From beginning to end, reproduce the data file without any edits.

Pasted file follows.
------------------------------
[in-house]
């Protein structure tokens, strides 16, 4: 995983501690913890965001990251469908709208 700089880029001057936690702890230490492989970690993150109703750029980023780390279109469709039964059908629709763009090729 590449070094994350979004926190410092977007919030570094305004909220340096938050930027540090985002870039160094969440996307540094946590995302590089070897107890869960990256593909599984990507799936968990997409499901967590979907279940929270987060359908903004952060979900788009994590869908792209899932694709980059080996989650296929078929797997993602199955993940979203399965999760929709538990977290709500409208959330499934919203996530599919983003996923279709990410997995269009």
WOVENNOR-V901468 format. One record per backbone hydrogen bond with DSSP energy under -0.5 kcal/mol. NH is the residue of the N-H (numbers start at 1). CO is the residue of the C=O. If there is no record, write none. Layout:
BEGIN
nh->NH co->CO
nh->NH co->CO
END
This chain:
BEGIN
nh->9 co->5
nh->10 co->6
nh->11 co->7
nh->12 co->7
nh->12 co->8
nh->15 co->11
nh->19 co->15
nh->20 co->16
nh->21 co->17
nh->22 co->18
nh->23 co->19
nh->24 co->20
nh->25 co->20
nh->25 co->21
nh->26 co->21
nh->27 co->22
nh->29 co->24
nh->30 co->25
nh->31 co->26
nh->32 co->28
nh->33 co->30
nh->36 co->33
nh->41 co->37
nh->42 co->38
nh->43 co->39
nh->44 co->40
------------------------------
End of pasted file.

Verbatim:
[in-house]
């Protein structure tokens, strides 16, 4: 995983501690913890965001990251469908709208 700089880029001057936690702890230490492989970690993150109703750029980023780390279109469709039964059908629709763009090729 590449070094994350979004926190410092977007919030570094305004909220340096938050930027540090985002870039160094969440996307540094946590995302590089070897107890869960990256593909599984990507799936968990997409499901967590979907279940929270987060359908903004952060979900788009994590869908792209899932694709980059080996989650296929078929797997993602199955993940979203399965999760929709538990977290709500409208959330499934919203996530599919983003996923279709990410997995269009």
WOVENNOR-V901468 format. One record per backbone hydrogen bond with DSSP energy under -0.5 kcal/mol. NH is the residue of the N-H (numbers start at 1). CO is the residue of the C=O. If there is no record, write none. Layout:
BEGIN
nh->NH co->CO
nh->NH co->CO
END
This chain:
BEGIN
nh->9 co->5
nh->10 co->6
nh->11 co->7
nh->12 co->7
nh->12 co->8
nh->15 co->11
nh->19 co->15
nh->20 co->16
nh->21 co->17
nh->22 co->18
nh->23 co->19
nh->24 co->20
nh->25 co->20
nh->25 co->21
nh->26 co->21
nh->27 co->22
nh->29 co->24
nh->30 co->25
nh->31 co->26
nh->32 co->28
nh->33 co->30
nh->36 co->33
nh->41 co->37
nh->42 co->38
nh->43 co->39
nh->44 co->40